Method and apparatus for reaction route graphs for reaction mechanism and kinetics modeling
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A method and apparatus for reaction route (RR) network analysis is provided in analogy with electrical networks and is based on the combined use of RR theory, graph theory, and Kirchhoff's laws. The result is a powerful new approach of “RR graphs” that is useful in not only topological representation of complex reactions and mechanisms but, when combined with techniques of electrical network analysis, is able to provide revealing insights into the mechanism as well as the kinetics of the overall reactions involving multiple elementary reaction steps including the effect of topological constraints. Unlike existing graph theory approaches of reaction networks, the present invention approach is suitable for linear as well as non-linear kinetic mechanisms and for single and multiple overall reactions. The methodology has broad applicability including atmospheric networks, metabolic networks, and catalytic reaction mechanisms.

Fishtik, Ilie (Worcester, MA, US)
Callaghan, Caitlin A. (Dover, NH, US)
Datta, Ravindra (Worcester, MA, US)
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C12Q1/68; G01N31/00; G01N33/48; G01N33/50; G06F19/00; G09B23/24; (IPC1-7): C12Q1/68; G01N31/00; G01N33/48; G01N33/50; G06F19/00
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1. A method for graphing chemical reaction mechanisms, comprising the steps of: a. using a branch to represent a reaction step, either elementary or overall; b. using nodes to represent reaction interconnectivity as well as a given group of species, wherein i. if only intermediate species are represented, then the node is an intermediate node, and ii. if the overall reaction is present, then the node is a terminal node; c. enabling overall reaction routes to be traced as trails between two corresponding terminal nodes; and d. allowing empty reaction routes to be traced as walks starting at a node, and returning to that node, wherein at least steps c and d are computer implemented.

2. A method as claimed in claim 1 further comprising the step of constructing an energy diagram of a subject chemical reaction mechanisms by: a. using elementary reaction energetics of the reaction mechanism, and b. based on connectivity indicated by nodes.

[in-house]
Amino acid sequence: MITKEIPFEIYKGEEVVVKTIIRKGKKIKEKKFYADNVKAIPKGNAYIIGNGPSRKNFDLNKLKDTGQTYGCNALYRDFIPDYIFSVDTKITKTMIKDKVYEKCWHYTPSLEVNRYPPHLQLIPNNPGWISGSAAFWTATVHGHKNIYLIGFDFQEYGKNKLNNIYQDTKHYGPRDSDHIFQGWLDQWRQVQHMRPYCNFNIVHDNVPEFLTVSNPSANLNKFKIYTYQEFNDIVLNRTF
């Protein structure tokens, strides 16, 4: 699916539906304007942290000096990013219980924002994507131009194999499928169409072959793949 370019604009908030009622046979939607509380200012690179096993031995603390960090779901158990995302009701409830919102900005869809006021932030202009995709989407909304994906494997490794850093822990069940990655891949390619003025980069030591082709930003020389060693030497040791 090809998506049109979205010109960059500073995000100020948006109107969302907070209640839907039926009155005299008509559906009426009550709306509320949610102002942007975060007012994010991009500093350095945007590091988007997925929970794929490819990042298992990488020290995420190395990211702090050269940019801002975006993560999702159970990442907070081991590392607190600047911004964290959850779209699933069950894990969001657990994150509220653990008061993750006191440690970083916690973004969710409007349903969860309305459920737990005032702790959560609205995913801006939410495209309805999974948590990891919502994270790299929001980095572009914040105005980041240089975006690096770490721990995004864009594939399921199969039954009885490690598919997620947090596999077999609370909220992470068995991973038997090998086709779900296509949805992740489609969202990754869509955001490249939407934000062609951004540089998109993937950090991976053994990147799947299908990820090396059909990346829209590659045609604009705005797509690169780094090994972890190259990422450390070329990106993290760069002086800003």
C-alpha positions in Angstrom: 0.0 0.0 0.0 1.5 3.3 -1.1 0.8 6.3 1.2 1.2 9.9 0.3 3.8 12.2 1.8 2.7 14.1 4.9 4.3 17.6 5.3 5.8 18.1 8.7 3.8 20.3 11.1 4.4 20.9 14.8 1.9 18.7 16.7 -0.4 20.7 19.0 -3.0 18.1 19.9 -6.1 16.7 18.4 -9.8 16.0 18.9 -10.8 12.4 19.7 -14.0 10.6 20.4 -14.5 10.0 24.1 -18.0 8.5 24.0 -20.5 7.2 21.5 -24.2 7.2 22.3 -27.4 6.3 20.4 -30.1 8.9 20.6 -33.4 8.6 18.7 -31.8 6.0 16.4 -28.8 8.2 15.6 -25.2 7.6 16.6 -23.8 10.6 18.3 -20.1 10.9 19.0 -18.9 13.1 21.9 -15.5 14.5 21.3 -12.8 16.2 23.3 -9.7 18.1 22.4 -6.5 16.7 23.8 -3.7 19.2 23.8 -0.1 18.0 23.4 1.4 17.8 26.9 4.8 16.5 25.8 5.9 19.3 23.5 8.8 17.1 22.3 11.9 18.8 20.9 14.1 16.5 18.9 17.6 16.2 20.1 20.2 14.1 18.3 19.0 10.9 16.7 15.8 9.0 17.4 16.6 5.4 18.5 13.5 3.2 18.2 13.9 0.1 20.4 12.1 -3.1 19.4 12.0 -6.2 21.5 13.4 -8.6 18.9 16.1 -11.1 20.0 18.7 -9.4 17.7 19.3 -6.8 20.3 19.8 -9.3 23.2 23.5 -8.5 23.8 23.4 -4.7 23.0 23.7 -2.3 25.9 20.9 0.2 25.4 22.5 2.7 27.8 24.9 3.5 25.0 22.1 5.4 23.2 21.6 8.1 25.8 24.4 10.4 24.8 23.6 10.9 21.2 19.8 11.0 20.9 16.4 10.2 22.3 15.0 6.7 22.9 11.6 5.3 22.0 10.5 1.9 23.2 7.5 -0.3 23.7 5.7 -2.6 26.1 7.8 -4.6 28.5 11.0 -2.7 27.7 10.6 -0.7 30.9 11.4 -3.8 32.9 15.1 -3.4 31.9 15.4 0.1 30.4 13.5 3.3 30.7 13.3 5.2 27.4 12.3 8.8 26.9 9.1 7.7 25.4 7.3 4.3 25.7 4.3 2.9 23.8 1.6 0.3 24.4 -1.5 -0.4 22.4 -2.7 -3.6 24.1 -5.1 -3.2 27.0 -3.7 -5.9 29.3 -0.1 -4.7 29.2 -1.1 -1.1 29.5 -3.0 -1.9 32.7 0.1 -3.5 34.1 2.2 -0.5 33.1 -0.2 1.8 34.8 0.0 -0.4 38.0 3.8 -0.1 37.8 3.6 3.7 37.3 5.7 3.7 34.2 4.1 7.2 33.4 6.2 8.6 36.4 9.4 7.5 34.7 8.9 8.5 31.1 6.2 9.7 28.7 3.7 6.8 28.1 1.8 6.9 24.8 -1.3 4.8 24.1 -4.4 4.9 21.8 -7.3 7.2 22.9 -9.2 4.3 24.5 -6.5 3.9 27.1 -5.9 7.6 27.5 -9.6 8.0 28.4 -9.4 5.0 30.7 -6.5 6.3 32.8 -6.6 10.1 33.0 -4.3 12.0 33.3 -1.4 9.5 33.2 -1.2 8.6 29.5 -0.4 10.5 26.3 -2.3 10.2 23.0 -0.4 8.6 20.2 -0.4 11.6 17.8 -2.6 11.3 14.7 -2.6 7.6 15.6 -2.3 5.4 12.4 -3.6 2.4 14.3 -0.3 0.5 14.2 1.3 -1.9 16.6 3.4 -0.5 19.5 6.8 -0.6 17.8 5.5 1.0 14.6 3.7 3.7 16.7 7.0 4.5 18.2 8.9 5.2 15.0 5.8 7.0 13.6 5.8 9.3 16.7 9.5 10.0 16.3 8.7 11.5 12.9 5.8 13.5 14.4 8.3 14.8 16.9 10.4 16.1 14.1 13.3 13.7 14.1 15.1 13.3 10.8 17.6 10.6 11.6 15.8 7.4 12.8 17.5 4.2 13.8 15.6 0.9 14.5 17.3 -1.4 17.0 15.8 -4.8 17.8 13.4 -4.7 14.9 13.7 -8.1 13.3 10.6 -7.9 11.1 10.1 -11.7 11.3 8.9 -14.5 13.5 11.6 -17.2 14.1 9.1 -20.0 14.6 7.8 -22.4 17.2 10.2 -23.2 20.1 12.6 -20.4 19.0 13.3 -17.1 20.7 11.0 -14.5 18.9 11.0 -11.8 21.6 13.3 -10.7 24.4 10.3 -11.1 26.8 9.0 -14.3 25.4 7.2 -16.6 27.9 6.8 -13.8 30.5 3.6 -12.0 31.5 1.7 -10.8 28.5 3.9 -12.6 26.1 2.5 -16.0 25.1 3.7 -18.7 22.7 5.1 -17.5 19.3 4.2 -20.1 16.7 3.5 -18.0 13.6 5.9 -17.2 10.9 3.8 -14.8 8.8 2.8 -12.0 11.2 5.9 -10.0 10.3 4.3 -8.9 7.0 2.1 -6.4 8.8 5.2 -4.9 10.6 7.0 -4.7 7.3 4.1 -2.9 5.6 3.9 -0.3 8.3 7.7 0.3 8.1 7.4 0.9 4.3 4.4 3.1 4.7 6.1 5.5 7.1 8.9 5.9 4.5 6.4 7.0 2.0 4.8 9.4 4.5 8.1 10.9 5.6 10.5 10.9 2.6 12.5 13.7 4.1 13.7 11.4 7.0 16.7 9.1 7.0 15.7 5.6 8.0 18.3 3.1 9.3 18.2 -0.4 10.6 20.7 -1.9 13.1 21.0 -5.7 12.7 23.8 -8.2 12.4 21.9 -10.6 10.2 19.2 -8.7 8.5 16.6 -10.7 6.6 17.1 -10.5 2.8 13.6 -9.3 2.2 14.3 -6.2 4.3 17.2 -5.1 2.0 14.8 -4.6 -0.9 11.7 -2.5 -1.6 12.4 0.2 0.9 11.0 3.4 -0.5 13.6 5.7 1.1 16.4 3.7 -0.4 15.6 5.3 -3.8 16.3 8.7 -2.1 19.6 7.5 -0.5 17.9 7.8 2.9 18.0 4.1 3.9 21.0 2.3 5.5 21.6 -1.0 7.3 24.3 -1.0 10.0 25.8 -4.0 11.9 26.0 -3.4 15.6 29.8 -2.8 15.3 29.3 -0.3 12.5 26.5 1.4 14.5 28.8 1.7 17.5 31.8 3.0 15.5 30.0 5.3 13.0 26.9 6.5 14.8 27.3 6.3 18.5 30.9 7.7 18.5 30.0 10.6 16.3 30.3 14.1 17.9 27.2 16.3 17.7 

3. An energy diagram constructed by the process of claim 2.

4. A reaction route graph constructed by the process of claim 1.

5. A method for analyzing the kinetics of a chemical reaction mechanism, comprising the steps of: a. providing a subject reaction mechanism and its energetic parameters; b. compiling a stoichiometric matrix of said subjected reaction mechanism, in a manner that dictates connectivity of elements of a corresponding RR graph; c. from the stoichiometric matrix, enumerating overall reaction routes, empty reaction routes, intermediate nodes and terminal nodes of said subject reaction mechanism; d. constructing an RR graph based on the enumerated overall reaction routes, empty reaction routes, intermediate nodes and terminal nodes; e. translating the RR graph into a RR network by representing the elements of the RR graph by their respective electrical counterparts; and f. simulating the subject reaction mechanism, equating elementary step resistances in the RR network for comparison of trails between the respective elements in the RR graph.

6. A method as in claim 5 wherein the step providing includes providing pre-exponential factors and activation energies as parameters of the subject reaction mechanism.

7. A method of claim 5 wherein the elements of the RR graph include nodes corresponding to groups of species and branches corresponding to elementary reactions of said subject reaction mechanism.